Right - The 1876 Aiguillette for Aides-De-Camp to the Sultan - was a unique item of rank insignia, Not only used in its conventional sense, as a working symbol of a staff-officer’s authority, it was also granted as an honour to various officers. The Annuaire oriental du commerce, de l'industrie, de l'administration et de la magistrature (Constantinople 1891) held at the Bibliothèque Nationale de France, annually published the full index of the Imperial Ottoman Government and this actually listed, not only the Feriks (or Generals of Division), whom were entitled Aides-de-Camp Honraires, to the Sultan. In the Ottoman Turkish empire the aide-de-camp was considered to be a title of honour; The Annuaire oriental du commerce, (Constantinople 1891), included in this list all the Lieutenants, Captains etc who were also entitled ‘Aides-de-Camp Honraires’.
Among the Aides-de-Camp Honraires, to the Sultan there are some notable foreign officers, such as:
There was a high level of importance associated with the role. It appears as well, that the title raised the status of these officers. Ottoman Turkish military ranks carried a corresponding aristocratic title. In the case of a Lieutenant’s rank this was normally “EFFENDI”. However, in the Annuaire, the named Lieutenants, who are entitled ‘Aides-de-Camp Honraires’, end their names with the aristocratic title of “BEY”, which was normally intended for the MAJOR rank and above.
Above - Various 'Aides-De-Camp to the Sultan' Uniform Insignia:
A: Gold Cuff Star: In the personnel service of the Sultan (see G-H).
B: Gold Cuff Star and Crescent: Aides-De-Camp to the Sultan.
C: The Hamidiye Corps Commander, a Divisional General as Aides-De-Camp to the Sultan; as well, the Chief of the Bashi-Bazouk, as Aides-De-Camp to the Sultan.
D: Army officers up to, and including the rank of Miralai (Colonel), as Aides-De-Camp to the Sultan.
E: Birinji-Ferik (General), Ferik (Army Lieutenant-General or Navy Vice-Admiral), or Liva (Major-General or Rear-Admiral), as Aides-De-Camp to the Sultan.
F: Soldier, 1st Albanian Regiment of the Imperial Guard (1890-1908), as Aides-De-Camp to the Sultan.
G: Soldier, from the Sultan's Palace Guard (1900-1908), as Aides-De-Camp to the Sultan.
H: Officer, from the Sultan's Palace Guard (1900-1908), as Aides-De-Camp to the Sultan.
I: Imperial Navy Liva (Rear-Admiral), as Aides-De-Camp to the Sultan.
J: Imperial Navy Ferik (Vice-Admiral), as Aides-De-Camp to the Sultan.
Above/Right - K: Three Gold Cuff Stars and Crescents: Higher Military Supervisory Commission: The Office of the Khedive of Egypt, as Aides-De-Camp to the Sultan.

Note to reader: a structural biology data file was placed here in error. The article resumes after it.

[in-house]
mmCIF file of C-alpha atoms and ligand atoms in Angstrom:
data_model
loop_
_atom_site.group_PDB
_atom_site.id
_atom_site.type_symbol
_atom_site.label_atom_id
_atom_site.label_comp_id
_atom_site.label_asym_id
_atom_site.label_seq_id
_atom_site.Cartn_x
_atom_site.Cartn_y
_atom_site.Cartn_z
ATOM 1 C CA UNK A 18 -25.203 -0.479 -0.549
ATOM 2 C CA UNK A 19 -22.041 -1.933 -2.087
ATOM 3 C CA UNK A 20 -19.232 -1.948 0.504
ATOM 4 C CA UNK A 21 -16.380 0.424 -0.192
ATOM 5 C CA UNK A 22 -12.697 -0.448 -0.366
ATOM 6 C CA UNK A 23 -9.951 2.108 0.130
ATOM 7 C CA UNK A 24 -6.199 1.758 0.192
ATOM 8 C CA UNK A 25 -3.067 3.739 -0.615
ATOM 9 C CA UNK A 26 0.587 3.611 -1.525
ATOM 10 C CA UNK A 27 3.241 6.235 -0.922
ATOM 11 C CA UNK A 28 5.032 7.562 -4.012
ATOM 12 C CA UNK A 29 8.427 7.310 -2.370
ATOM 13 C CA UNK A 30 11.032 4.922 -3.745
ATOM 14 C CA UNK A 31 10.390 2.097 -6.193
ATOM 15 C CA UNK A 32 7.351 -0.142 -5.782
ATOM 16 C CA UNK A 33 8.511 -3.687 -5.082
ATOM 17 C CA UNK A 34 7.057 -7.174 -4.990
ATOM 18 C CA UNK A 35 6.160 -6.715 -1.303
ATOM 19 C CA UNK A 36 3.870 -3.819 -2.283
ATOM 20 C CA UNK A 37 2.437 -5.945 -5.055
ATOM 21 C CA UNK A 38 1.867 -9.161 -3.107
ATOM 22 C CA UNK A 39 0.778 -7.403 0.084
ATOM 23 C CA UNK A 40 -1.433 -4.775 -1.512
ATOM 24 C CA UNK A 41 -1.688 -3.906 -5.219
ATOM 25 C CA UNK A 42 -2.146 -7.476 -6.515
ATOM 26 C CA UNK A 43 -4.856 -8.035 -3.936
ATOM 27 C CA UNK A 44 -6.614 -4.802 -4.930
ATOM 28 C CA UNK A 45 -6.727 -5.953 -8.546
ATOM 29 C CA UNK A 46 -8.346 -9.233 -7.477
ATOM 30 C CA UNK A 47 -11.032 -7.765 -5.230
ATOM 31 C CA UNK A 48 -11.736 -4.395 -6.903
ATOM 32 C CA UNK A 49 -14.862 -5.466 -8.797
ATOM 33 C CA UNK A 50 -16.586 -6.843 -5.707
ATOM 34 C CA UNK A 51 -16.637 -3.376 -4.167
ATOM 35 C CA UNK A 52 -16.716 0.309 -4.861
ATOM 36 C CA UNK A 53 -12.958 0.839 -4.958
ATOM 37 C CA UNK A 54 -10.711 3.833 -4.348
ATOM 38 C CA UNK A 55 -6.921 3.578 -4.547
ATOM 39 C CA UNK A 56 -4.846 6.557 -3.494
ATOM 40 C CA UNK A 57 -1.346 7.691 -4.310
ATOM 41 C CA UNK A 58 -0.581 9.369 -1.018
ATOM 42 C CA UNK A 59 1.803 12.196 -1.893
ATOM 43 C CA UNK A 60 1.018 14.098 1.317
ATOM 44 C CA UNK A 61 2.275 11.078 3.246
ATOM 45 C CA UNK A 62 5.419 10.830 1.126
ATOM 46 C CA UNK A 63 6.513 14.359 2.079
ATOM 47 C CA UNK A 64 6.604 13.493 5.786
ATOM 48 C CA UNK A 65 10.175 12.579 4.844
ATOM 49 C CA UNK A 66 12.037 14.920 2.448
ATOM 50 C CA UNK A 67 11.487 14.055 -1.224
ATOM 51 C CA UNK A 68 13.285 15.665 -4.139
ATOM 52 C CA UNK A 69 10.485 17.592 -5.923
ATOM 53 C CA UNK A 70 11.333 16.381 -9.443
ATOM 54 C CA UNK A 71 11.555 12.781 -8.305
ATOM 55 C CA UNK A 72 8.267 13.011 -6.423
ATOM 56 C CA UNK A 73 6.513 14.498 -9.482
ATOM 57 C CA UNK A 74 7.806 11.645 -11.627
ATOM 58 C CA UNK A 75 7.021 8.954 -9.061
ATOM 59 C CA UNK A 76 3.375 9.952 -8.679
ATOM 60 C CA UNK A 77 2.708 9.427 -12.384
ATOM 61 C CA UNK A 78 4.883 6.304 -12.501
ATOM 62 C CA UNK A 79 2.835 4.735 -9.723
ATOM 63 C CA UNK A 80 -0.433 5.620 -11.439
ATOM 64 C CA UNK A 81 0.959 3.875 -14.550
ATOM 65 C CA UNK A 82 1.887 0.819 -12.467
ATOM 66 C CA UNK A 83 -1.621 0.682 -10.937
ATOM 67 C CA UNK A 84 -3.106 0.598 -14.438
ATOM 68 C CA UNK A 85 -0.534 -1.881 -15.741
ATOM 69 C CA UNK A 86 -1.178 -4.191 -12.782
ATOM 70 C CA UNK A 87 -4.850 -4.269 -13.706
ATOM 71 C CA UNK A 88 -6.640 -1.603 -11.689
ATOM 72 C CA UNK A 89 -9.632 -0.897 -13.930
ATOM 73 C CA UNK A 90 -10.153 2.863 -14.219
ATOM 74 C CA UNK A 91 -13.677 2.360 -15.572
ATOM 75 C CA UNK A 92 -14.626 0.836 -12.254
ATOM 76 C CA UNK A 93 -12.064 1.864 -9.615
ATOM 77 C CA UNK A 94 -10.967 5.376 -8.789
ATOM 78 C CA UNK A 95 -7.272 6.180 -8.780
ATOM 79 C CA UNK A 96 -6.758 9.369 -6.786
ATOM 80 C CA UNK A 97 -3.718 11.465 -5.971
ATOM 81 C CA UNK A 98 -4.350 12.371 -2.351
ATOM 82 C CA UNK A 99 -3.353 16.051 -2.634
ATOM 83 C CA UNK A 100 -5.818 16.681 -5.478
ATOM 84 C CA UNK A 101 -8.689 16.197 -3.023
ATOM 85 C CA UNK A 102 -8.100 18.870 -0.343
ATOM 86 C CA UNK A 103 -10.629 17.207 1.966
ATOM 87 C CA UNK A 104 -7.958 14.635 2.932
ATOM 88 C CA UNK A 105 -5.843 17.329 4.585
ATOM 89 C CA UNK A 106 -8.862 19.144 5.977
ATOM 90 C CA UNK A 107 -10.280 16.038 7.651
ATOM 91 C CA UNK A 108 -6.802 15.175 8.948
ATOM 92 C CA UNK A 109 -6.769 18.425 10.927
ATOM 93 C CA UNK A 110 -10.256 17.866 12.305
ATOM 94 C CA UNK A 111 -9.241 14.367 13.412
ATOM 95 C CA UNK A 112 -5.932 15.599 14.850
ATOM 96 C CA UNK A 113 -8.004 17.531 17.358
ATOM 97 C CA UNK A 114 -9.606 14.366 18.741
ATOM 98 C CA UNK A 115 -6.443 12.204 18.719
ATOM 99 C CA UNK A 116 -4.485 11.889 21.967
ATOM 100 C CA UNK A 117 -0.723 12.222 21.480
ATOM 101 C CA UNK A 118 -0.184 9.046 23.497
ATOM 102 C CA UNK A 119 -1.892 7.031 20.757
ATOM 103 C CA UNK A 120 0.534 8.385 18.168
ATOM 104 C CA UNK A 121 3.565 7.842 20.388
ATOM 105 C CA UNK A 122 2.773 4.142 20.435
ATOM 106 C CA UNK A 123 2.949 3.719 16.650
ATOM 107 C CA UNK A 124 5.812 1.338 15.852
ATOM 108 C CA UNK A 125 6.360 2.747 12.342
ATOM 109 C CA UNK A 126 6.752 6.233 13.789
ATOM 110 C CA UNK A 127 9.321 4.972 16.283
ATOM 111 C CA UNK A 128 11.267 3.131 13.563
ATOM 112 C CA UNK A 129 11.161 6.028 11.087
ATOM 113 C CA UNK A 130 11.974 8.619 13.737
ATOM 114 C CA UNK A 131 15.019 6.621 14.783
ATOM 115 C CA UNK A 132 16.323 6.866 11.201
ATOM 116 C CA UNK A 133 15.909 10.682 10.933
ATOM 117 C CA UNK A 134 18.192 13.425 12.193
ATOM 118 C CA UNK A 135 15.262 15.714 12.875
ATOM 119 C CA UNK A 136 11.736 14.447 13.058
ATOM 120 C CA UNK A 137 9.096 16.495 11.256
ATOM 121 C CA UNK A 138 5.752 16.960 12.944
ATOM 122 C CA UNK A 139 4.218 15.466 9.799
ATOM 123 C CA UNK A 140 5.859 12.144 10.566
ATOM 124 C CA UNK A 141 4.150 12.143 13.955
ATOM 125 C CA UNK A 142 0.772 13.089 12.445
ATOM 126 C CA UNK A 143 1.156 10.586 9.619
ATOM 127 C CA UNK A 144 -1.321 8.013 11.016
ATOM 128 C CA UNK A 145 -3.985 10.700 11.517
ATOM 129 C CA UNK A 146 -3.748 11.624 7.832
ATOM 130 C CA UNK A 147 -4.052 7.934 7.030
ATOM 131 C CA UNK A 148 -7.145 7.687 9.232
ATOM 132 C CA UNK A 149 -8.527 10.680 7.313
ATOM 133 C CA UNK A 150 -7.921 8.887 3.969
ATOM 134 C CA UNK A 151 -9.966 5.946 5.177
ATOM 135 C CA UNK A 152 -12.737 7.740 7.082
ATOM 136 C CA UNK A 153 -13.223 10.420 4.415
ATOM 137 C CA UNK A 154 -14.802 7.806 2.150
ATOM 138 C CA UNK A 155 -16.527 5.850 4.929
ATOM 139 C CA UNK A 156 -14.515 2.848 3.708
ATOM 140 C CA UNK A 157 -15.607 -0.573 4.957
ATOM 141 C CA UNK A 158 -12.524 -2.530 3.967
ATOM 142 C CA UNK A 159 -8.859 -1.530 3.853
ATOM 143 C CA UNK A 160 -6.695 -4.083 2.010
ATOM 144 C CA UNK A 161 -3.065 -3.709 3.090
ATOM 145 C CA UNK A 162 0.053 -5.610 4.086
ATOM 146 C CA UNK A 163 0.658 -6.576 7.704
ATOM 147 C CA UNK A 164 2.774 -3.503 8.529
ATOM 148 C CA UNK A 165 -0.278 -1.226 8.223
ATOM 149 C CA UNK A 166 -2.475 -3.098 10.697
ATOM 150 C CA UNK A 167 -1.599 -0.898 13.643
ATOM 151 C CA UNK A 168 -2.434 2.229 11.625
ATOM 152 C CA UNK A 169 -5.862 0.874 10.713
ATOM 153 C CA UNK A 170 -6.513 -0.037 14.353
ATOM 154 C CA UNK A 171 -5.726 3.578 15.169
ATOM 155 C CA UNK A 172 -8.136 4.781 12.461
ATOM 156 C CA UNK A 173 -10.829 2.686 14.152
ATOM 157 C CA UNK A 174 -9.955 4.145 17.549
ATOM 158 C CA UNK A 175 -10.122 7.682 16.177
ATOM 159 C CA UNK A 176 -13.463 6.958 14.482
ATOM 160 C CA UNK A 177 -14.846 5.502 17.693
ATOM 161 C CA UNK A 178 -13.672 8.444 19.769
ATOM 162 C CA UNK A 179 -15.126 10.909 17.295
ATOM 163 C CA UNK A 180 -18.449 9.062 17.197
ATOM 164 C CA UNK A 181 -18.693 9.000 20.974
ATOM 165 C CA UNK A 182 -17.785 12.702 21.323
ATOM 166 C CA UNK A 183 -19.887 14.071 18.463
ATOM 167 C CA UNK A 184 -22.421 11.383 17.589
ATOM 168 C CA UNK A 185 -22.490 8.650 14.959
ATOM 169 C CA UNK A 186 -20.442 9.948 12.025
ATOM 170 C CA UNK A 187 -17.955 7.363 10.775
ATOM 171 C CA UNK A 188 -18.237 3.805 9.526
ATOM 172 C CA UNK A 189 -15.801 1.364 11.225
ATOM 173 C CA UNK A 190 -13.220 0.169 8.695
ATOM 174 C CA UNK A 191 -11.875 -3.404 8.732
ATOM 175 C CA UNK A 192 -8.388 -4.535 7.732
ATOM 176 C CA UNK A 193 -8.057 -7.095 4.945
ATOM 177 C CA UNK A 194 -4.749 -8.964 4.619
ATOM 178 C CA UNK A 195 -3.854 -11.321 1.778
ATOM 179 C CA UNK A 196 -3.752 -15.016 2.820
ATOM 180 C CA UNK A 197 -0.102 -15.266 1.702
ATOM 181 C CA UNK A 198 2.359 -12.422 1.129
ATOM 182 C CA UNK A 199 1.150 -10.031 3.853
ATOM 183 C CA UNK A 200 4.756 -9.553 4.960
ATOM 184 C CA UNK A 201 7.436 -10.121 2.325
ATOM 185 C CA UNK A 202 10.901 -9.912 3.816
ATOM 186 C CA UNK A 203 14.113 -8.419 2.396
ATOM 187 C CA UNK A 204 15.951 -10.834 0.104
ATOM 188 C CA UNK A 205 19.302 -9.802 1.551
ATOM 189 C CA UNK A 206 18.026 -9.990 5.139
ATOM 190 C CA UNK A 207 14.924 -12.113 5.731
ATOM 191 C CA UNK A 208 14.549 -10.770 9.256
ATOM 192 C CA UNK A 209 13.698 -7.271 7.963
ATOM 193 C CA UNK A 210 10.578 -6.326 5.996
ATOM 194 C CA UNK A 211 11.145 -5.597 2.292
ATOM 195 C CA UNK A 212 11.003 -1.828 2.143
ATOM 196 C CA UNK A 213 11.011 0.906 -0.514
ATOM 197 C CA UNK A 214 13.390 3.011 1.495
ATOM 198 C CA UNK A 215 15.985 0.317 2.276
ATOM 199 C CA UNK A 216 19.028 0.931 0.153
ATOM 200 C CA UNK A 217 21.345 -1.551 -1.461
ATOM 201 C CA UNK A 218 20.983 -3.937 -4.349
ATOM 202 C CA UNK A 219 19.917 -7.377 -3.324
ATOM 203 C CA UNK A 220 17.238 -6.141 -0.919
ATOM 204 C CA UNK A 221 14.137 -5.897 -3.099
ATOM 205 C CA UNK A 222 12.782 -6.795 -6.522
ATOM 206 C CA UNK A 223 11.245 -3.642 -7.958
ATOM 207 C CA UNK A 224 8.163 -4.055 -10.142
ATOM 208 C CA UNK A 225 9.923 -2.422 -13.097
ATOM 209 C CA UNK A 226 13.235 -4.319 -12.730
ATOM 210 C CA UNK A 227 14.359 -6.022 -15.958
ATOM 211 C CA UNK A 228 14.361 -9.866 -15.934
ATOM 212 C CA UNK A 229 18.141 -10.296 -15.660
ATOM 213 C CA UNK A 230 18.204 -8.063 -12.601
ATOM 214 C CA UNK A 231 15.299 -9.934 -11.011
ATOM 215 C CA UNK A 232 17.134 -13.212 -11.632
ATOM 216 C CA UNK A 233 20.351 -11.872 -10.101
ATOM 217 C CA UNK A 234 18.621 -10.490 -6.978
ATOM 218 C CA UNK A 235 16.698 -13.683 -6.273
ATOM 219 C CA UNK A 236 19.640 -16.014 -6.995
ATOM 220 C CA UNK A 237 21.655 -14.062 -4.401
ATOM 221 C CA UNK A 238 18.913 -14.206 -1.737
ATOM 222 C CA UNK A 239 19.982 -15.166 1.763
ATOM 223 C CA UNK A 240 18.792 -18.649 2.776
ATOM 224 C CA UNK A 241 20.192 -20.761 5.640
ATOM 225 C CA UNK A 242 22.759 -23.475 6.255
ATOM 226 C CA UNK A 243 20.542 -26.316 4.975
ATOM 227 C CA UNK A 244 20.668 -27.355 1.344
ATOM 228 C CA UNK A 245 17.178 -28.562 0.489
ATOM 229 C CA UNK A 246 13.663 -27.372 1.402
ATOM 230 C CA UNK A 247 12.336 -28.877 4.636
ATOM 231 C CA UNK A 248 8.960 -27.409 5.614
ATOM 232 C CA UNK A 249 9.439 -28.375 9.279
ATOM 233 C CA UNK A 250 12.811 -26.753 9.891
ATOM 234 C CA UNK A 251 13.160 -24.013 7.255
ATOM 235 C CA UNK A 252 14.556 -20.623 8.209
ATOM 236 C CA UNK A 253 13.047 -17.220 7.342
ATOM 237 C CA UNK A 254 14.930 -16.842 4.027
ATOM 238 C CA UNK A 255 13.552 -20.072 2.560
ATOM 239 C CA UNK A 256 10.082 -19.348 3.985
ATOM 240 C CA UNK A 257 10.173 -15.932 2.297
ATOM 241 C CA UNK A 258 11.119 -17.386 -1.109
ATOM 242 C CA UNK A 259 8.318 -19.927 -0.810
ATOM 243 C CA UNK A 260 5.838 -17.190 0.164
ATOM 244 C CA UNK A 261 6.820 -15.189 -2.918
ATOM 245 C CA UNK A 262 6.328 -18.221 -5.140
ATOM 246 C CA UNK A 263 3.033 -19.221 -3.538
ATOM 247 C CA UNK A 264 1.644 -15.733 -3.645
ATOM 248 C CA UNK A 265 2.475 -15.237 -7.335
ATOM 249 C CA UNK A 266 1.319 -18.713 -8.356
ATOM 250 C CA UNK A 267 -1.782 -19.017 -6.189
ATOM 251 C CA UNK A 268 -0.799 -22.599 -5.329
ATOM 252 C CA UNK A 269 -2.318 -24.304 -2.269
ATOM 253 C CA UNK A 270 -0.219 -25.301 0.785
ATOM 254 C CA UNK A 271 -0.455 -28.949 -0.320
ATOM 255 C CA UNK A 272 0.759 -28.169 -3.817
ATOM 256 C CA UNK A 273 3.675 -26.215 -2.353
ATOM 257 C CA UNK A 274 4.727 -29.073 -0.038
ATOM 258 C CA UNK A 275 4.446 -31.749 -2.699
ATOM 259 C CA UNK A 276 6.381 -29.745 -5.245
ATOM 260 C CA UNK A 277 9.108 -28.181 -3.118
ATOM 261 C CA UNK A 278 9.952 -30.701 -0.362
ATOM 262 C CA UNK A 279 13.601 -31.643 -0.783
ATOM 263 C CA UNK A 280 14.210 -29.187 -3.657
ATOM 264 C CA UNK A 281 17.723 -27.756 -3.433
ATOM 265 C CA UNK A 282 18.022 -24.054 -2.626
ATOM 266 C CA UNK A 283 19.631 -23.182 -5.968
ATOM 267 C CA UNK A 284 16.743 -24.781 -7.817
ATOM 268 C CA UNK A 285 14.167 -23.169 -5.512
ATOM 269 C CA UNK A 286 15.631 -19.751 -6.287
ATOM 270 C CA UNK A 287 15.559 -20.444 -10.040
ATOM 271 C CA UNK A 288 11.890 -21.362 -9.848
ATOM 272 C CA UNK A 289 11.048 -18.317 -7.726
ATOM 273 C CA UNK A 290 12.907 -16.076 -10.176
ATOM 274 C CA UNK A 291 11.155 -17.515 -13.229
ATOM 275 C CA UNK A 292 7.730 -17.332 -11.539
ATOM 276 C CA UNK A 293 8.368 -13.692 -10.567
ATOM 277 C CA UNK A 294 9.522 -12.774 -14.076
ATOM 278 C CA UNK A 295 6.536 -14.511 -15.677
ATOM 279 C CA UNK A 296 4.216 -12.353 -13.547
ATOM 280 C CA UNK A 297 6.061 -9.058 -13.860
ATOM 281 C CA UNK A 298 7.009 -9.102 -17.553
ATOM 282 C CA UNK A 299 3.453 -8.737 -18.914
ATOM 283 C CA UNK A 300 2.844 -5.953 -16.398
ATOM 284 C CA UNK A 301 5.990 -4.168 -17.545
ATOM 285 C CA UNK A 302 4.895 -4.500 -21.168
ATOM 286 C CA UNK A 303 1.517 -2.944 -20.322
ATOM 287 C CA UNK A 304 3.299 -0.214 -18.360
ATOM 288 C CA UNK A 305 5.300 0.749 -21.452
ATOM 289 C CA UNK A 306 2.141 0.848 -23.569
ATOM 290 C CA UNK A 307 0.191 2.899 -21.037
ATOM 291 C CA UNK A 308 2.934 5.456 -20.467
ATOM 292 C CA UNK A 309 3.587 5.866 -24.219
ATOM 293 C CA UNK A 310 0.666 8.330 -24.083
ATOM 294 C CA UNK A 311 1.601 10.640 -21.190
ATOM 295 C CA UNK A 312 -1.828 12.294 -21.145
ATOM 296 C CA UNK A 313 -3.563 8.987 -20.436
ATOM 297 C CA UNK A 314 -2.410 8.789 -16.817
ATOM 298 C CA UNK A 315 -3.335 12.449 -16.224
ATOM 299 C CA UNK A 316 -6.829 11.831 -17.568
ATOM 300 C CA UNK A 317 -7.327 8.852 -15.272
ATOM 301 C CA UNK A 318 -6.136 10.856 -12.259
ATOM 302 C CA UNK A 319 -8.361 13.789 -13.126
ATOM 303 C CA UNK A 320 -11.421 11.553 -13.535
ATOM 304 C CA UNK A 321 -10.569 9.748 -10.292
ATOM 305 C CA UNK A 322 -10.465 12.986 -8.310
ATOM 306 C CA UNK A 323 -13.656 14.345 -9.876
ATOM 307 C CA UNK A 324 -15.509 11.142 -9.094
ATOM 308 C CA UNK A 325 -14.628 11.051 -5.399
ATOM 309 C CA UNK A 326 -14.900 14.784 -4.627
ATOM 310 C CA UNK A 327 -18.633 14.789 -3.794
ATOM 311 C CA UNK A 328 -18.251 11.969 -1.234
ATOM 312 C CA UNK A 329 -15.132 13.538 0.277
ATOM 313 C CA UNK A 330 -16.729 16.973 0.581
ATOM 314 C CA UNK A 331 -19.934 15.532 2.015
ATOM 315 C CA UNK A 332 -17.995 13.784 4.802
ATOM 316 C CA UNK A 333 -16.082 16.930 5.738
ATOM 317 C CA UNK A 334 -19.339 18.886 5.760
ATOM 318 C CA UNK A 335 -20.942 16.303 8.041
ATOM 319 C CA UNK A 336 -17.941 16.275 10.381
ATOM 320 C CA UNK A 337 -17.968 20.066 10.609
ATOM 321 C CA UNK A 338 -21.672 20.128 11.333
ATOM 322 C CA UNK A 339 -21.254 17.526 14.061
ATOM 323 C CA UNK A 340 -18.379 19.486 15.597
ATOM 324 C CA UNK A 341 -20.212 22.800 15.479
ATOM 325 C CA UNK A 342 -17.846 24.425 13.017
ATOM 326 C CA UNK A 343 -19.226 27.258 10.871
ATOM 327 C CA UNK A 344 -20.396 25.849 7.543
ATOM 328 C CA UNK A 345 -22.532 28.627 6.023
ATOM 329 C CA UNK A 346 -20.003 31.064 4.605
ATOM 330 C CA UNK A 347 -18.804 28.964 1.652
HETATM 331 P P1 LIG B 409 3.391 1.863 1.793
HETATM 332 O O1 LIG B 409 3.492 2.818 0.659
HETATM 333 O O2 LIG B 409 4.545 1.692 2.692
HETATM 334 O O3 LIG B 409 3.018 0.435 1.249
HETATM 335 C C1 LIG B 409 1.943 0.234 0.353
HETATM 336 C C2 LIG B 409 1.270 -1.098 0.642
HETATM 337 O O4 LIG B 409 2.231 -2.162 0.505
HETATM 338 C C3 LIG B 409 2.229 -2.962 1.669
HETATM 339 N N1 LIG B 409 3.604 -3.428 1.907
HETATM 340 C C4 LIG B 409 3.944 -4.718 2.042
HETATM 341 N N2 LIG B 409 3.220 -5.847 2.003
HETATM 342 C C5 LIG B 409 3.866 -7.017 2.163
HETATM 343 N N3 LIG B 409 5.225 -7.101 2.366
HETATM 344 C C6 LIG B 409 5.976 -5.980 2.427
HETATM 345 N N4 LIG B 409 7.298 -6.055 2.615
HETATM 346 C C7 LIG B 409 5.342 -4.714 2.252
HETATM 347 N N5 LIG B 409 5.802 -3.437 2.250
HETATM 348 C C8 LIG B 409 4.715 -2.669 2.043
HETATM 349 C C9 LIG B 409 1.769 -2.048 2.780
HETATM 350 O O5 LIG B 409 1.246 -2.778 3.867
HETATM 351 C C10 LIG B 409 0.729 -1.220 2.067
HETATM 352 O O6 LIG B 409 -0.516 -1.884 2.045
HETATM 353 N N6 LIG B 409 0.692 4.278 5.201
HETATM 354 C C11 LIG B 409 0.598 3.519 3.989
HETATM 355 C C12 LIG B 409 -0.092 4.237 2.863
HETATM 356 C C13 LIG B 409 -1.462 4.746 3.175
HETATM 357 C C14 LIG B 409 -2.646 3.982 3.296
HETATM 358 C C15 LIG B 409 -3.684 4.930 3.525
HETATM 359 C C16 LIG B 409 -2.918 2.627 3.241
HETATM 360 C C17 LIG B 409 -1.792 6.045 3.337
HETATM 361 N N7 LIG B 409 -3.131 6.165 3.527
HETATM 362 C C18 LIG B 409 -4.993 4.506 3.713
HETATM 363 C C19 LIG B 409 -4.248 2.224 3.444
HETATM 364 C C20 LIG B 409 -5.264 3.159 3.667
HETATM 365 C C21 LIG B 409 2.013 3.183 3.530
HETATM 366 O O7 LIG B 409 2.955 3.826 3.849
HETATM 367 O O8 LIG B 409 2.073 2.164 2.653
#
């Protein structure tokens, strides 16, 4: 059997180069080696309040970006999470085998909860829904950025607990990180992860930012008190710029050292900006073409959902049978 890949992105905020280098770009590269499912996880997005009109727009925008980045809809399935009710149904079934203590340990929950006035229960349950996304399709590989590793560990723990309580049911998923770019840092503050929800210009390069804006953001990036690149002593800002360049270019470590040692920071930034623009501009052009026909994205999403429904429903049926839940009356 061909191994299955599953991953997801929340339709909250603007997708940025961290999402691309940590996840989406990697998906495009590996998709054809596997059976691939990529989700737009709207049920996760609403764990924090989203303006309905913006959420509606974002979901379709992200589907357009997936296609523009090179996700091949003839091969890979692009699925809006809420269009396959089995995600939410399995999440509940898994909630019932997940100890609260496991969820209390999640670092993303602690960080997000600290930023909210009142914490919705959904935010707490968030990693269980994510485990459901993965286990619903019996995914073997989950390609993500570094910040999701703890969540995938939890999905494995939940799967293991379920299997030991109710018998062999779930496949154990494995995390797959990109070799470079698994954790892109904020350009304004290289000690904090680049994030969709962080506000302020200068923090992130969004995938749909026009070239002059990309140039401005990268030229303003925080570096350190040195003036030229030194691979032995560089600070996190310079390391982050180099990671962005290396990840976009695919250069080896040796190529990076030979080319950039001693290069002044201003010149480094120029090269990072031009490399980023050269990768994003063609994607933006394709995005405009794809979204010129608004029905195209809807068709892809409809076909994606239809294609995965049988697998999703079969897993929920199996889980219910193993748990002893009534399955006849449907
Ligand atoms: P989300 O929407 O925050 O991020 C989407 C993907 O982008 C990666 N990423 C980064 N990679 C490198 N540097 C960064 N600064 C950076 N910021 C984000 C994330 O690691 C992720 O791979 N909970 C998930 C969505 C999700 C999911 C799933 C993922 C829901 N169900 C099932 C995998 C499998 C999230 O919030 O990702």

Oded Peri. Ottoman Symbolism in British-Occupied Egypt, 1882-1909. Middle Eastern Studies. Vol. 41, No. 1 (Jan., 2005), pp. 103-120.
Right - A Portrait of Prince Abdurrahim Efendi, Son of Sultan Abdulhamid II, 1900, by Fausto Zonaro (this is the same boy, who was seven years old at the time, photographed with the rest of his brothers - pictured above).
Above - Each of the sultan's sons in this photograph wears a complete version of the following uniforms:
Prince Abdurrahim Efendi (next to his eldest brother): He wears a 1876 Field Artillery tunic, and has the rank of onbasi (corporal), which is the red chevron on this left arm. Like his older brothers he is also wearing the 1900/1909 Army officers’ lamb wool kalpak
.Above - The two older princes wear the 1876 Aiguillette for Aides-De-Camp to the Sultan.
Right - The distinctive Paraderabatte (red button-on chest lapels, with embroidered star-burst) .
Each soldier in the regiment had a gold star badge on their cuff, identifying them as Aides-De-Camp to the Sultan.
 A photograph of the 1893 flag for the Hejaz Division (which were the troops occupying the Hajaz province, belonging to the 16th (Hejaz) division of the Turkish army) appears to have a similar star burst to that represented in this picture from Askeri Muze ve Kultur Sitesti Komutanligi. (1986) Osmanli askeri teskilat ve kiyafetleri: 1876-1908 [Ottoman military organization and uniforms] Yayinlari.
Right - The special uniform (from an 1895 French magazine illustration) of the Imperial Courts' Halberdiers.
The function of this guard unit, was that "form a route called the 'holy corridor' for the Sultan to visit the Mosque" .
 Jack Cassin-Scott, John Fabb, 1973 Ceremonial Uniforms of the World, Hippocrene Books: Plate 44 description.